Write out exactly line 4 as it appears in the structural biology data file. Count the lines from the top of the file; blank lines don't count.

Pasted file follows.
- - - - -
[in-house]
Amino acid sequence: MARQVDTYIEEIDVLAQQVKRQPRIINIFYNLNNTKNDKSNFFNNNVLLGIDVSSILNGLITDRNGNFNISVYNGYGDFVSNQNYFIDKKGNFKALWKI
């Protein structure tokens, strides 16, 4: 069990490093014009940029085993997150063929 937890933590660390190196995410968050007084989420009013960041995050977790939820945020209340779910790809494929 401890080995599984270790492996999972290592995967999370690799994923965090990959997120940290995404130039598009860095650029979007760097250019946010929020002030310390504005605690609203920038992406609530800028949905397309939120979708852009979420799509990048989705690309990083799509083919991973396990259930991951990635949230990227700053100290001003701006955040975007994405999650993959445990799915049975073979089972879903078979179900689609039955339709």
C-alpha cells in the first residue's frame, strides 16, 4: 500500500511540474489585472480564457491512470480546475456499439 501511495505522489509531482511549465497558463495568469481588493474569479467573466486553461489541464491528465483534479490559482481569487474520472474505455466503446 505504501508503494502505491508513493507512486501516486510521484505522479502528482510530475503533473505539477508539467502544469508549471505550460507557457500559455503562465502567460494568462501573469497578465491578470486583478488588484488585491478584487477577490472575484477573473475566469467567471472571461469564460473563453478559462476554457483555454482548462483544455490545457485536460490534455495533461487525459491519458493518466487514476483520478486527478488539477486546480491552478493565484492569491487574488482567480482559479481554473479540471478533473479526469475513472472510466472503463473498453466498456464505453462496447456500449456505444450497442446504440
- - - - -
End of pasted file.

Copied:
C-alpha cells in the first residue's frame, strides 16, 4: 500500500511540474489585472480564457491512470480546475456499439 501511495505522489509531482511549465497558463495568469481588493474569479467573466486553461489541464491528465483534479490559482481569487474520472474505455466503446 505504501508503494502505491508513493507512486501516486510521484505522479502528482510530475503533473505539477508539467502544469508549471505550460507557457500559455503562465502567460494568462501573469497578465491578470486583478488588484488585491478584487477577490472575484477573473475566469467567471472571461469564460473563453478559462476554457483555454482548462483544455490545457485536460490534455495533461487525459491519458493518466487514476483520478486527478488539477486546480491552478493565484492569491487574488482567480482559479481554473479540471478533473479526469475513472472510466472503463473498453466498456464505453462496447456500449456505444450497442446504440